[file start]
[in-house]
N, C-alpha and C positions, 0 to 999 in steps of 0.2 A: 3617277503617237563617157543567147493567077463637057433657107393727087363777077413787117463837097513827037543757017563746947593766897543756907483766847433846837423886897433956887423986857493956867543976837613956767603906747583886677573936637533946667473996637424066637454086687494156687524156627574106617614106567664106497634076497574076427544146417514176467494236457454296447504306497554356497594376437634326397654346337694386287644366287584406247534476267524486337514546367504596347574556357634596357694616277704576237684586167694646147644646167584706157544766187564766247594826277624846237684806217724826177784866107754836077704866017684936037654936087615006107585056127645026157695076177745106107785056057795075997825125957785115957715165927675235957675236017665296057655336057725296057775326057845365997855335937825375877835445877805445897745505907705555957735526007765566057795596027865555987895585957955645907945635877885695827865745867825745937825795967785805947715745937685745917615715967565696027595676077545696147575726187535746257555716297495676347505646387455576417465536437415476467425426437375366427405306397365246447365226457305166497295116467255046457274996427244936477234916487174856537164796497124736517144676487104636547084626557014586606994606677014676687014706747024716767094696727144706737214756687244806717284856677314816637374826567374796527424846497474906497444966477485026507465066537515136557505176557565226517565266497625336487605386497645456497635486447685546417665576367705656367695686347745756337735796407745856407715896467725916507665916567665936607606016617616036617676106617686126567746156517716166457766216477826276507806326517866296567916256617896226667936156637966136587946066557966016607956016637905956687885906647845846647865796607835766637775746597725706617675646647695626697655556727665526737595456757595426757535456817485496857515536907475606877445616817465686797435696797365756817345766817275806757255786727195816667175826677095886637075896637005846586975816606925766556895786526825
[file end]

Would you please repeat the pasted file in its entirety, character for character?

[in-house]
N, C-alpha and C positions, 0 to 999 in steps of 0.2 A: 3617277503617237563617157543567147493567077463637057433657107393727087363777077413787117463837097513827037543757017563746947593766897543756907483766847433846837423886897433956887423986857493956867543976837613956767603906747583886677573936637533946667473996637424066637454086687494156687524156627574106617614106567664106497634076497574076427544146417514176467494236457454296447504306497554356497594376437634326397654346337694386287644366287584406247534476267524486337514546367504596347574556357634596357694616277704576237684586167694646147644646167584706157544766187564766247594826277624846237684806217724826177784866107754836077704866017684936037654936087615006107585056127645026157695076177745106107785056057795075997825125957785115957715165927675235957675236017665296057655336057725296057775326057845365997855335937825375877835445877805445897745505907705555957735526007765566057795596027865555987895585957955645907945635877885695827865745867825745937825795967785805947715745937685745917615715967565696027595676077545696147575726187535746257555716297495676347505646387455576417465536437415476467425426437375366427405306397365246447365226457305166497295116467255046457274996427244936477234916487174856537164796497124736517144676487104636547084626557014586606994606677014676687014706747024716767094696727144706737214756687244806717284856677314816637374826567374796527424846497474906497444966477485026507465066537515136557505176557565226517565266497625336487605386497645456497635486447685546417665576367705656367695686347745756337735796407745856407715896467725916507665916567665936607606016617616036617676106617686126567746156517716166457766216477826276507806326517866296567916256617896226667936156637966136587946066557966016607956016637905956687885906647845846647865796607835766637775746597725706617675646647695626697655556727665526737595456757595426757535456817485496857515536907475606877445616817465686797435696797365756817345766817275806757255786727195816667175826677095886637075896637005846586975816606925766556895786526825